Douglas Isbell Headquarters, Washington, DC January 22, 1996 (Phone: 202/358-1547) David Morse Ames Research Center, Mountain View, CA (Phone: 415/604-4724) RELEASE: 96-10
Information on the extent of water and clouds and on the chemical composition of the Jovian atmosphere is particularly revealing. Probe instruments found the entry region of Jupiter to be drier than anticipated, and they did not detect the three-tiered cloud structure that most researchers had postulated. The amount of helium measured was about one-half of what was expected.
These initial findings are encouraging scientists to rethink their theories of Jupiter's formation and the nature of planetary evolution processes, according to probe project scientist Dr. Richard Young of NASA's Ames Research Center, Mountain View, CA.
"The quality of the Galileo probe data exceeds all of our most optimistic predictions," said Dr. Wesley Huntress, NASA Associate Administrator for Space Science. "It will allow the scientific community to develop valuable new insights into the formation and evolution of our solar system, and the origins of life within it."
The probe made the most difficult planetary atmospheric entry ever attempted, according to probe manager Marcie Smith of NASA Ames. Entering Jupiter's atmosphere on Dec. 7, 1995, it survived entry speeds of over 106,000 mph, temperatures twice those on the surface of the Sun and deceleration forces up to 230 times the strength of gravity on Earth. It relayed data obtained during its 57-minute descent mission back to the Galileo orbiter more than 130,000 miles overhead for storage and transmission to Earth. The orbiter is now embarking on a two-year mission to study Jupiter and its moons.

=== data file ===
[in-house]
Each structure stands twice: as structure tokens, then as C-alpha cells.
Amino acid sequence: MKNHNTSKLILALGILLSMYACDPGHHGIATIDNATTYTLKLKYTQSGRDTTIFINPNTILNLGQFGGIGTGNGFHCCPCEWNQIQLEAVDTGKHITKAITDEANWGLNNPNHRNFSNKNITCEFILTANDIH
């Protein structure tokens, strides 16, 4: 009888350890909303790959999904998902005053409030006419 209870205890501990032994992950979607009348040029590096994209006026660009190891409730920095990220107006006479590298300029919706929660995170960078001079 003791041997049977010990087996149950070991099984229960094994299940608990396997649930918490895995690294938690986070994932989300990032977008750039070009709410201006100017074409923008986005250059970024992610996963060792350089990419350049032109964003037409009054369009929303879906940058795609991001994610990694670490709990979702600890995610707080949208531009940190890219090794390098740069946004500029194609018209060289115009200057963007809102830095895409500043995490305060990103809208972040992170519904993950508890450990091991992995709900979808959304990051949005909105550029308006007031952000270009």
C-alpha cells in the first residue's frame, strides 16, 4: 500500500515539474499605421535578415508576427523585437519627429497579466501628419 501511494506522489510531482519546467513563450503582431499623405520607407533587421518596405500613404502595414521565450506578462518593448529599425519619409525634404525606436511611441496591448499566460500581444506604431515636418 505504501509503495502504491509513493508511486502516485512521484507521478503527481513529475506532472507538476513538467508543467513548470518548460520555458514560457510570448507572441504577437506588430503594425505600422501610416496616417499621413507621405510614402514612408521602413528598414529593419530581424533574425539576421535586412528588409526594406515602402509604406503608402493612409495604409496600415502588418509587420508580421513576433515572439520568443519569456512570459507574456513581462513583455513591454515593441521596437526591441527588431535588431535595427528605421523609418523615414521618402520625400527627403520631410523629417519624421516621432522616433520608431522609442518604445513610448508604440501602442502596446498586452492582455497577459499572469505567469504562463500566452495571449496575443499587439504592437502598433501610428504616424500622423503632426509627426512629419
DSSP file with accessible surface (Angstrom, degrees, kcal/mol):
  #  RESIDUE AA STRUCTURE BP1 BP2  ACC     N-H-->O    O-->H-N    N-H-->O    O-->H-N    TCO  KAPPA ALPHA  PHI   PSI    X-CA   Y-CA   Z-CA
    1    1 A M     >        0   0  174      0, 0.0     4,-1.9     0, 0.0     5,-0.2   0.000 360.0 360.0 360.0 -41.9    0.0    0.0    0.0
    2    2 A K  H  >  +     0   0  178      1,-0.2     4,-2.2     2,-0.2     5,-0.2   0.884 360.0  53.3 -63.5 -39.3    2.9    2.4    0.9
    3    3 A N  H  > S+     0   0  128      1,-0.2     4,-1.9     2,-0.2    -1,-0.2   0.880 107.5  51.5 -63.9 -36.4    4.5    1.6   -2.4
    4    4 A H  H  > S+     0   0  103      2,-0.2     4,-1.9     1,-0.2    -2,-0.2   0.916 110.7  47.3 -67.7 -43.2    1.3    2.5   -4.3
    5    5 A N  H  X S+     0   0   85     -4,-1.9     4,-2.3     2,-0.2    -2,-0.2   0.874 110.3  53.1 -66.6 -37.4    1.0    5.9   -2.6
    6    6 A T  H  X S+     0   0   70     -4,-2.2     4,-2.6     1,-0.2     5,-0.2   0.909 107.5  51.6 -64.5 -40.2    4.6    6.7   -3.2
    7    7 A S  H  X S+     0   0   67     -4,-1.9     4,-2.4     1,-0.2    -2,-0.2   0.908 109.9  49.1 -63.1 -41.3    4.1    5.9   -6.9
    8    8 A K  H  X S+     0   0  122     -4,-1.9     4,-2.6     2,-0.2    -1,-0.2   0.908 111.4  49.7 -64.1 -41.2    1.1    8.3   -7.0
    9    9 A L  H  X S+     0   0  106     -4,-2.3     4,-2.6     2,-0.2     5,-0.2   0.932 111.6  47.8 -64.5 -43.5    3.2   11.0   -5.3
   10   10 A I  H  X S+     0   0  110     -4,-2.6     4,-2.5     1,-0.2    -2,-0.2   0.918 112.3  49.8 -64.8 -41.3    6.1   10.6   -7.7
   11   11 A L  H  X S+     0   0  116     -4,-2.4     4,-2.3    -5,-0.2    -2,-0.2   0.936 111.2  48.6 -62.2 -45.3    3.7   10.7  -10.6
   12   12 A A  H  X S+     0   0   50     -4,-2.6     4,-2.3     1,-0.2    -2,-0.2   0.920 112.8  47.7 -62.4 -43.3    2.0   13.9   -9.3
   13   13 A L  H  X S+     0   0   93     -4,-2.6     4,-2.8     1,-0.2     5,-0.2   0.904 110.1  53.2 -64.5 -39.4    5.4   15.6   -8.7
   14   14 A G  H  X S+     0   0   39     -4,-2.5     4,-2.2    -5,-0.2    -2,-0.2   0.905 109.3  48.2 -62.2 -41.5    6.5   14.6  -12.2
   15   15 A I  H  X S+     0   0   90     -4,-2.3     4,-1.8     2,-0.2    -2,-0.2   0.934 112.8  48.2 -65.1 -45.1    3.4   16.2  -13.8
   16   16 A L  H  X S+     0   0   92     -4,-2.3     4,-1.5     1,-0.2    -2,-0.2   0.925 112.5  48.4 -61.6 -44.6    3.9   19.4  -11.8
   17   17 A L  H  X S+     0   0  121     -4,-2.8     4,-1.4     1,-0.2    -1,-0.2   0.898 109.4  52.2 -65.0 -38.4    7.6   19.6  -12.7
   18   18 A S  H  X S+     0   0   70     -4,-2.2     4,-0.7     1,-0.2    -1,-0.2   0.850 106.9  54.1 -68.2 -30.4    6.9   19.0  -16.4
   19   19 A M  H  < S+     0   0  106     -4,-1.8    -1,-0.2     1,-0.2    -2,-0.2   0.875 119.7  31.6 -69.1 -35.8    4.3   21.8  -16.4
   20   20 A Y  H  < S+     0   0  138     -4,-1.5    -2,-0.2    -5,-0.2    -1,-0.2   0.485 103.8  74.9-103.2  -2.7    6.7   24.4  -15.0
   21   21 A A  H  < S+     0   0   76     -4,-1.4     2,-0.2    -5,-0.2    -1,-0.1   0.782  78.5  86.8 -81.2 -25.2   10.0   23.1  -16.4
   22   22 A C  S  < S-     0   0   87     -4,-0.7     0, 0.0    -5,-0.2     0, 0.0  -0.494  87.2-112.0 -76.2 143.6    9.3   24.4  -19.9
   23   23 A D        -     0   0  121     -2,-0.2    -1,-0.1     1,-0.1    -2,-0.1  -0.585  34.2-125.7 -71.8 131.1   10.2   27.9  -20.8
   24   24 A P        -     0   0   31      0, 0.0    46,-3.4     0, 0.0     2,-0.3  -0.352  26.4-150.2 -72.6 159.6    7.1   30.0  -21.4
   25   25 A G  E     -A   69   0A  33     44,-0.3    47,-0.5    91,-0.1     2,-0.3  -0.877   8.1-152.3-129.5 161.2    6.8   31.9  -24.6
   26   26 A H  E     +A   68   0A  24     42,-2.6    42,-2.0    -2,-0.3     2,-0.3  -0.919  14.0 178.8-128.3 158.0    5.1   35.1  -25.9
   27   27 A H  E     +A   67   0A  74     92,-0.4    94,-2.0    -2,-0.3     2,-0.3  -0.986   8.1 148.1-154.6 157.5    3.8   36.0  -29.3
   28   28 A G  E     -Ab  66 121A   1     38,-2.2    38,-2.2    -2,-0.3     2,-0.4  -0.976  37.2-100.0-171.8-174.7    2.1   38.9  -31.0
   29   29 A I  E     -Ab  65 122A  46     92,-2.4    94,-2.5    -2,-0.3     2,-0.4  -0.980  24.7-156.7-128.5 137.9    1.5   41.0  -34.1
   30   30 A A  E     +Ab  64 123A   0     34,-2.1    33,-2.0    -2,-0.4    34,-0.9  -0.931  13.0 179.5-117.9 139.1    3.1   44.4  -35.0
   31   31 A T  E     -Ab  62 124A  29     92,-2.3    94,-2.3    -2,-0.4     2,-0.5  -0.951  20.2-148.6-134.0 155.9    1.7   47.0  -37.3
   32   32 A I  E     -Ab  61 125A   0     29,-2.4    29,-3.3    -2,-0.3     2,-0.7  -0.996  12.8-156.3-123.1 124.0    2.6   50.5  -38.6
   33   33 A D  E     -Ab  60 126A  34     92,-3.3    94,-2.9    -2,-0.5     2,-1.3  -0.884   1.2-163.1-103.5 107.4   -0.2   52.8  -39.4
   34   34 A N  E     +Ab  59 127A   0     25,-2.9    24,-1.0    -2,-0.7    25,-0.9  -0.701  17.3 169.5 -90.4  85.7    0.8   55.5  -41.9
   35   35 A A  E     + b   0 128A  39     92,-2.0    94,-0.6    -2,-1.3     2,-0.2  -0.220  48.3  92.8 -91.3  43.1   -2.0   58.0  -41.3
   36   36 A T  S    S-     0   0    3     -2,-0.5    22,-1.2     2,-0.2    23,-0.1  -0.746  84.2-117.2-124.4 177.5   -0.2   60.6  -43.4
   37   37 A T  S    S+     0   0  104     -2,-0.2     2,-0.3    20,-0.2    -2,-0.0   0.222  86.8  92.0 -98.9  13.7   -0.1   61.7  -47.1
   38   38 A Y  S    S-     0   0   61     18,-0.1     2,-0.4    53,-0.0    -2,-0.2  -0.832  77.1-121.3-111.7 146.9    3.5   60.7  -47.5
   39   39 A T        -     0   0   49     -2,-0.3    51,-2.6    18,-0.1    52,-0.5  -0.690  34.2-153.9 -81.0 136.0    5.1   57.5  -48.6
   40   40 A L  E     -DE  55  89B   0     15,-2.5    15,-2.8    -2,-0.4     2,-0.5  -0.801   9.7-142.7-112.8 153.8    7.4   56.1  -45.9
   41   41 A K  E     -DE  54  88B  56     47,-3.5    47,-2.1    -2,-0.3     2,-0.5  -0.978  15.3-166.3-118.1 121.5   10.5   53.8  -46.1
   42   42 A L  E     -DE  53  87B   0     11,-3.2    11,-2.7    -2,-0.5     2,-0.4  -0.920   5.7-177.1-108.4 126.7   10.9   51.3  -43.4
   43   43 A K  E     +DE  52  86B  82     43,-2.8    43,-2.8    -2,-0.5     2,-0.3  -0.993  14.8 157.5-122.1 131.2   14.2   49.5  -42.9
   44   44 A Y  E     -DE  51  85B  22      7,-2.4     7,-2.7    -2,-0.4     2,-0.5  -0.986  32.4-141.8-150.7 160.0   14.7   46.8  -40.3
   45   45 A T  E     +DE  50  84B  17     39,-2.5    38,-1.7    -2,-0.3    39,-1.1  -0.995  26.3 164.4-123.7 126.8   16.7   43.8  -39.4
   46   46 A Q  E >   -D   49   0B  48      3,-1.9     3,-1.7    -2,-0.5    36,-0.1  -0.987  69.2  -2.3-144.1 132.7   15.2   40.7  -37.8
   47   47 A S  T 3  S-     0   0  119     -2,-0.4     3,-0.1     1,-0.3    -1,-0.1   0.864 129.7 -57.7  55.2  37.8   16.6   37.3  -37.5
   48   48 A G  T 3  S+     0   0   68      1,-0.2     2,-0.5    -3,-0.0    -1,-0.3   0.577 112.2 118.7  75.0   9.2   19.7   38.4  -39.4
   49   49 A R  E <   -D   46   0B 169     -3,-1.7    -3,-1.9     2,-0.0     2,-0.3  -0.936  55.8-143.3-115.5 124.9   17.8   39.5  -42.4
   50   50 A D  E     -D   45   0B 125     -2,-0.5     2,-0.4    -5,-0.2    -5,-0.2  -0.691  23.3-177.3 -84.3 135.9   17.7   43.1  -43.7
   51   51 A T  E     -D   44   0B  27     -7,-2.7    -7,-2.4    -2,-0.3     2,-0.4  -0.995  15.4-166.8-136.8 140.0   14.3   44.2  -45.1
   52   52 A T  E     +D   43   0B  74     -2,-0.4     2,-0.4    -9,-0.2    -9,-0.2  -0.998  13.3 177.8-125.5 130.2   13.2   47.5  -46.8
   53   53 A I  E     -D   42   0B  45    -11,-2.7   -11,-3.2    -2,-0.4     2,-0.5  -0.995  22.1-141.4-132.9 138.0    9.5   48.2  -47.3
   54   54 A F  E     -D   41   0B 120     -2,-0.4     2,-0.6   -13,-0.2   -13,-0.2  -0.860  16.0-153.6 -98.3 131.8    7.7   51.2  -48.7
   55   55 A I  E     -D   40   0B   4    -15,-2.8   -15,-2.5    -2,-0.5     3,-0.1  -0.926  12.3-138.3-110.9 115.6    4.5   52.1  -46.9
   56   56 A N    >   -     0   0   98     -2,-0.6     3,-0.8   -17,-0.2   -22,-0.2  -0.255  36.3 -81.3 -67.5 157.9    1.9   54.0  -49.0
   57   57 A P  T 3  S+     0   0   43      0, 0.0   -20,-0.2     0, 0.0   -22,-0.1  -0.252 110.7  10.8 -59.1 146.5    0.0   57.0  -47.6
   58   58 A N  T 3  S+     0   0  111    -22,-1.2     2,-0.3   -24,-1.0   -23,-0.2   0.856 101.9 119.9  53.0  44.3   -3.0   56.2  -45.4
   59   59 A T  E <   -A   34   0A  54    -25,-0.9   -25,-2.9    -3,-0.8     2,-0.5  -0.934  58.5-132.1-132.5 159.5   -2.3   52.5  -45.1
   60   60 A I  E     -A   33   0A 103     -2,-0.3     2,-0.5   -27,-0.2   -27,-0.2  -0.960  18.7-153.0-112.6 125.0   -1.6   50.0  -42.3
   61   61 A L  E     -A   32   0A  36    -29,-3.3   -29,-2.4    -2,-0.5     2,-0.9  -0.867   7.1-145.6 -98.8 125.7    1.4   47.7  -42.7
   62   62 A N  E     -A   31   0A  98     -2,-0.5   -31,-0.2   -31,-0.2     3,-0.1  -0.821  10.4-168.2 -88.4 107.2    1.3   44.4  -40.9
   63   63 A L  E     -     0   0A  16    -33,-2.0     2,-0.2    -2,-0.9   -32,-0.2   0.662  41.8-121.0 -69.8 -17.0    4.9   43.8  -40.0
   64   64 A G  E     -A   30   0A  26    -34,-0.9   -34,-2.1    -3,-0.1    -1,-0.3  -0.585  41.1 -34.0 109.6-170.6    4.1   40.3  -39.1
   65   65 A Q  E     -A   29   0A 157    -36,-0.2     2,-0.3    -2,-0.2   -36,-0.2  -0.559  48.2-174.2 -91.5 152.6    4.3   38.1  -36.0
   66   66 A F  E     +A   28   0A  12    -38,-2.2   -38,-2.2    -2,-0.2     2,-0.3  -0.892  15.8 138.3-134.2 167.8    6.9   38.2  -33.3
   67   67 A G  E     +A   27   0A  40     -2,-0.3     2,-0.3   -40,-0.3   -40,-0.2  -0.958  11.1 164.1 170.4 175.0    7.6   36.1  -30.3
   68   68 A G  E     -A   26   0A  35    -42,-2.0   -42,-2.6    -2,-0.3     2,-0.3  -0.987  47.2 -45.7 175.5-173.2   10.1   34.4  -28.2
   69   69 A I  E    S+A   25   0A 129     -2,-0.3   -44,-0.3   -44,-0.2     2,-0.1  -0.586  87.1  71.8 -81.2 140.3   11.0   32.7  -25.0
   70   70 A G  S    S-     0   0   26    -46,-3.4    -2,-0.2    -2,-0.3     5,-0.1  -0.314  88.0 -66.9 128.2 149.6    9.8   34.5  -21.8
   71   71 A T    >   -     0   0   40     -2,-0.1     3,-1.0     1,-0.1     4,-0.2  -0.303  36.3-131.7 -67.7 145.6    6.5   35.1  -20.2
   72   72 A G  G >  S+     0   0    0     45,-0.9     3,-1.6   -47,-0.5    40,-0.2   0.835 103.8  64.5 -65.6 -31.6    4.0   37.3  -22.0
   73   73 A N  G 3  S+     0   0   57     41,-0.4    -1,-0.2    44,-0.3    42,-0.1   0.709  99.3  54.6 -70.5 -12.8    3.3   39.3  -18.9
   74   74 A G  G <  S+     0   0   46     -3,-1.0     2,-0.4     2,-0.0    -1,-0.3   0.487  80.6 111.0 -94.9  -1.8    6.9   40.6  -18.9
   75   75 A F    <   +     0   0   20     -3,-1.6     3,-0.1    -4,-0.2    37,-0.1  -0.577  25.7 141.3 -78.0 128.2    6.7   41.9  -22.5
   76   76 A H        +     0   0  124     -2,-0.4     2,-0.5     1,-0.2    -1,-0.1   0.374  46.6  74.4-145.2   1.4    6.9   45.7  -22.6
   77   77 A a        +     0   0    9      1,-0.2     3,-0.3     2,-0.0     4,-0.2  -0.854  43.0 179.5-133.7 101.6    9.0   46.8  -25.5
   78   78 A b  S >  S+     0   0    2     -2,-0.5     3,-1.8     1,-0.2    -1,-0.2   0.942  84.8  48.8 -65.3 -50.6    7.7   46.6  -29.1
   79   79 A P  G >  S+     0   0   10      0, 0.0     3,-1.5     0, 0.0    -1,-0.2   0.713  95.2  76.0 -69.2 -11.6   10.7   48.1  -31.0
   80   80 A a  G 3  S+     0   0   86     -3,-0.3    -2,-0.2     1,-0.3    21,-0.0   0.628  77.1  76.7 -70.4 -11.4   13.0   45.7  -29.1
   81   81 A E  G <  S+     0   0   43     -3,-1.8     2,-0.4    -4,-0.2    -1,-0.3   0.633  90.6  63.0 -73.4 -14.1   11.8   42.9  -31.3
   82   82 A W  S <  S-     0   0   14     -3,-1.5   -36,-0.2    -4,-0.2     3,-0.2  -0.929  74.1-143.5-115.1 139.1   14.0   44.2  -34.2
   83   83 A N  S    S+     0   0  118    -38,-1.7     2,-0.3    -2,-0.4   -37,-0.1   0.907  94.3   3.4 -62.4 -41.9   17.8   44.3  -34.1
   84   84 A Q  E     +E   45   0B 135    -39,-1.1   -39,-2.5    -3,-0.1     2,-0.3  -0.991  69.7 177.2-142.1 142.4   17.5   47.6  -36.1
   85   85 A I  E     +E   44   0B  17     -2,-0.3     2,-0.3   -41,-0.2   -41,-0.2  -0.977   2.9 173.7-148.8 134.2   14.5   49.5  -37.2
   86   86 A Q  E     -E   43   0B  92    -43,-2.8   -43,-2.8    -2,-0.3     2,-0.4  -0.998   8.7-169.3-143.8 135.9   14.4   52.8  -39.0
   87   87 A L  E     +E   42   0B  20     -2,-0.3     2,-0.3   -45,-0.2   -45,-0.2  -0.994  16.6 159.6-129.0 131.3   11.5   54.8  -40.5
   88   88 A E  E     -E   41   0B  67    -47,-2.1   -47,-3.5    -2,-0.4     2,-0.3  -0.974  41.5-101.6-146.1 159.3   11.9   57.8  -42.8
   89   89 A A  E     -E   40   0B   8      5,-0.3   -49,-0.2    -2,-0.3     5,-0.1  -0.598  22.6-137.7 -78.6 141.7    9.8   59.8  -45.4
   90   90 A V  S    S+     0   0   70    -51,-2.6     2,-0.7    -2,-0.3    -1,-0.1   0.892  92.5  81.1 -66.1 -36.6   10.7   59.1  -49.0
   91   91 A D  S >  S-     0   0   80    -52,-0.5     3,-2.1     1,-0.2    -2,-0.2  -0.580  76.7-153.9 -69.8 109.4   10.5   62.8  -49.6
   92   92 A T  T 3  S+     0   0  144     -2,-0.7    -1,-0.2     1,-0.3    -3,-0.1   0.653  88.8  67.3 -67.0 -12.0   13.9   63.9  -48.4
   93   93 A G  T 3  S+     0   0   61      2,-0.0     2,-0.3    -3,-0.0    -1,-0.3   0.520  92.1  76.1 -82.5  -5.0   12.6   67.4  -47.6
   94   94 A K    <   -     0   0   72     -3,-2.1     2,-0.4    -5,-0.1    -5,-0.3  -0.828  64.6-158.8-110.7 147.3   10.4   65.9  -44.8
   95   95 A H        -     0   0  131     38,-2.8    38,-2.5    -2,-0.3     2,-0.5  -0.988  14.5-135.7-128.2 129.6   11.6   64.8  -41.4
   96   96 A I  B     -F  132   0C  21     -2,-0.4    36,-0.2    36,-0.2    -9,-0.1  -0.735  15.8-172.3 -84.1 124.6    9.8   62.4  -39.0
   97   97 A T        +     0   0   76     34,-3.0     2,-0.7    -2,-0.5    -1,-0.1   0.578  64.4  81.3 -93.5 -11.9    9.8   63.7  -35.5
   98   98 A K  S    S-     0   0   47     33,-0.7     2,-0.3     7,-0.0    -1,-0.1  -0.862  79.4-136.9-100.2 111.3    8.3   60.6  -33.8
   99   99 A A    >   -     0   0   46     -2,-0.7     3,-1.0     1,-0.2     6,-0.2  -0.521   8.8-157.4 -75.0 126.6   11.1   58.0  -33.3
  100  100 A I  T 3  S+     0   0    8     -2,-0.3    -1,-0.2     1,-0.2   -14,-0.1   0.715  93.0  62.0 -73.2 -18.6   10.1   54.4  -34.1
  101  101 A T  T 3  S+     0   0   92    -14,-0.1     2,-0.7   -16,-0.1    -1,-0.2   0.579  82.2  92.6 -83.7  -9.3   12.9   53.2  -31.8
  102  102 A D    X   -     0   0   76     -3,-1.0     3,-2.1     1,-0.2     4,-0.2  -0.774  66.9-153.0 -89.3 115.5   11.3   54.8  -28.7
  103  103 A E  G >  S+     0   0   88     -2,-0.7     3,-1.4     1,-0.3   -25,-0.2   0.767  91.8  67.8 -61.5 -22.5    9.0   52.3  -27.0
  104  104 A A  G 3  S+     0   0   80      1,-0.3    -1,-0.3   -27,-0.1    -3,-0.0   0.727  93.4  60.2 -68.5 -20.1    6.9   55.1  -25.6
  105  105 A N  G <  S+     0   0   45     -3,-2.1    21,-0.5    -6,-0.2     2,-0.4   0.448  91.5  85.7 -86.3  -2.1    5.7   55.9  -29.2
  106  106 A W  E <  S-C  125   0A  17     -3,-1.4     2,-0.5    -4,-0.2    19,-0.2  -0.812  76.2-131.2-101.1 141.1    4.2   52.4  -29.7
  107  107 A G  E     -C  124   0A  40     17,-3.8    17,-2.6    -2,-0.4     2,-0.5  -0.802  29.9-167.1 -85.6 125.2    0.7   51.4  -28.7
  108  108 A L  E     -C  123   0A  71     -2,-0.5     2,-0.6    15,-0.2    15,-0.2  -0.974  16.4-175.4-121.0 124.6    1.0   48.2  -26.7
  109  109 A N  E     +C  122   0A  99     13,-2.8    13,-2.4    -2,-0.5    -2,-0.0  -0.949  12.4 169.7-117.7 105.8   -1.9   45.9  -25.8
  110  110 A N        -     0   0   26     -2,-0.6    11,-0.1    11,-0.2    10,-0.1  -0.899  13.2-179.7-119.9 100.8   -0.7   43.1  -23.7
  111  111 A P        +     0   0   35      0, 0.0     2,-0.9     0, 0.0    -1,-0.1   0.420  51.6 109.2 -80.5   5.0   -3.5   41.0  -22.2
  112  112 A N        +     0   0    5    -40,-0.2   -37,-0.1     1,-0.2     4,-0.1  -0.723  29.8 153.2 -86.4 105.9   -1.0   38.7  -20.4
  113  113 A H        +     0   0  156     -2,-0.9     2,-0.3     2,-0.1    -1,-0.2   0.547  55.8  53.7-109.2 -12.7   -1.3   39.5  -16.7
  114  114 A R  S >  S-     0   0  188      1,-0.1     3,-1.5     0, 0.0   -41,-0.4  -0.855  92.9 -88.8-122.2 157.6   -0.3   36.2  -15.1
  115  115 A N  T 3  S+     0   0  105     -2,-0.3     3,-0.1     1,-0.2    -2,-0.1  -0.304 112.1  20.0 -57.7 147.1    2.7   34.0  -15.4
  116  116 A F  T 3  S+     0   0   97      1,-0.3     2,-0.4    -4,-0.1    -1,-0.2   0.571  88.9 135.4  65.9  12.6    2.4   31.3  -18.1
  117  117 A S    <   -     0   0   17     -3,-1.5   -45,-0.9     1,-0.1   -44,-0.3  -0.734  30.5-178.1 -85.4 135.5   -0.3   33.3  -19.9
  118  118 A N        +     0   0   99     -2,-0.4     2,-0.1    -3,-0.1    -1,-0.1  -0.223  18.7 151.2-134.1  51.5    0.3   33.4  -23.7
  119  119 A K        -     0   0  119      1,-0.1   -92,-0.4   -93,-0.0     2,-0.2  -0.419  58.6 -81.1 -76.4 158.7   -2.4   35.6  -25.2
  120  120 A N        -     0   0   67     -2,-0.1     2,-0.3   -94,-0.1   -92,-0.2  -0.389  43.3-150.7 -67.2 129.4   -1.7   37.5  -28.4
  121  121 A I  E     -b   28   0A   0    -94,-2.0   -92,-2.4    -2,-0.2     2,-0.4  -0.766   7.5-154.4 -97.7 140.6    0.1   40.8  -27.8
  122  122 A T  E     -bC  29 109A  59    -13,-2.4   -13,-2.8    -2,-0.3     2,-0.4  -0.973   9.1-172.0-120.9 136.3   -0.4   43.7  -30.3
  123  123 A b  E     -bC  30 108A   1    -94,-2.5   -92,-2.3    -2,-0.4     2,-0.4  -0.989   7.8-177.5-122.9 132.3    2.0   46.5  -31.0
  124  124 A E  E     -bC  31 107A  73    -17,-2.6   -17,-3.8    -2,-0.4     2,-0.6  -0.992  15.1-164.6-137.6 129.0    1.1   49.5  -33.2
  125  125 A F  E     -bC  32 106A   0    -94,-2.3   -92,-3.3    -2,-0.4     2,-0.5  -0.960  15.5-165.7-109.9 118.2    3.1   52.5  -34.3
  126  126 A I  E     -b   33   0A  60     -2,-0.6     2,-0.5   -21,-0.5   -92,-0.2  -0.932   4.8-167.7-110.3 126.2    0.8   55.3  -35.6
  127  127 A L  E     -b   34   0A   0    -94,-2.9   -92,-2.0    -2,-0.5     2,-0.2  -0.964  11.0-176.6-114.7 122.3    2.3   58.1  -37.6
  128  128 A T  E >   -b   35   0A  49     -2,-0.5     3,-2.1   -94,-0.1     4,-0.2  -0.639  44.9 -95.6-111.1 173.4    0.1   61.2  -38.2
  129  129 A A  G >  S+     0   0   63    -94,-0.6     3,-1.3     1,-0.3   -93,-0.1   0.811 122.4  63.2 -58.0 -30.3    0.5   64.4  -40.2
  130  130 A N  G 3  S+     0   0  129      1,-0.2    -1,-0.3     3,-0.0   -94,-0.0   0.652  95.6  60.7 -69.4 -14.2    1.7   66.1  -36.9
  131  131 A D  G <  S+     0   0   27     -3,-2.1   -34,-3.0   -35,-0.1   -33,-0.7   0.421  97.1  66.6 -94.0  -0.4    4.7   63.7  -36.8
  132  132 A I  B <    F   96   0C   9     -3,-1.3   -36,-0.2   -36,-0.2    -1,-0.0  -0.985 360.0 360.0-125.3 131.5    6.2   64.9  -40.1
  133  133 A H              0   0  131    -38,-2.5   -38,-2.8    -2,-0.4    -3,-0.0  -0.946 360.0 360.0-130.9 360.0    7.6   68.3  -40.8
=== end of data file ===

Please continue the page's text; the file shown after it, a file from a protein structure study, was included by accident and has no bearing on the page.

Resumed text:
"The probe detected extremely strong winds and very intense turbulence during its descent through Jupiter's thick atmosphere. This provides evidence that the energy source driving much of Jupiter's distinctive circulation phenomena is probably heat escaping from the deep interior of the planet," Young said. "The probe also discovered an intense new radiation belt approximately 31,000 miles above Jupiter's cloud tops, and a veritable absence of lightning," he noted.
The composition of Jupiter's atmosphere offered some surprises, according to project scientists. It contains significantly lower than expected levels of helium, neon, and certain heavy elements, such as carbon, oxygen and sulfur.
The issue of the colors of Jupiter's atmosphere has been much-debated, but no consensus has developed from probe data to date. The probe encountered no solid objects or surfaces during its entire 373-mile (600 km) journey. This was as expected for a gas-giant planet such as Jupiter.
What are the implications of these findings? Most scientists believe that Jupiter has a bulk composition similar to that of the gas and dust cloud of the primitive solar nebula from which the planets and our Sun were formed, with added heavy elements from comets and meteorites. The probe's measurements may necessitate a re-evaluation of existing views of how Jupiter evolved from the solar nebula. For example, the lower-than-expected helium and neon levels on Jupiter relative to the Sun influence scientific understanding of the process of fractionation, the "raining out" of helium and neon during planetary evolution.
During the probe's high-speed, atmospheric-entry phase, deceleration measurements high in the atmosphere showed atmospheric density to be much greater than expected. Corresponding temperatures were also much higher than predicted. The high temperatures appear to require an unidentified heating mechanism for this region of the atmosphere.
Following probe parachute deployment, six science instruments on the probe collected data throughout 97 miles (156 km) of the descent. During that time, the probe endured severe winds, periods of intense cold and heat and strong turbulence. The extreme temperatures and pressures of the Jovian environment eventually caused the probe communications subsystem to terminate data transmission operations.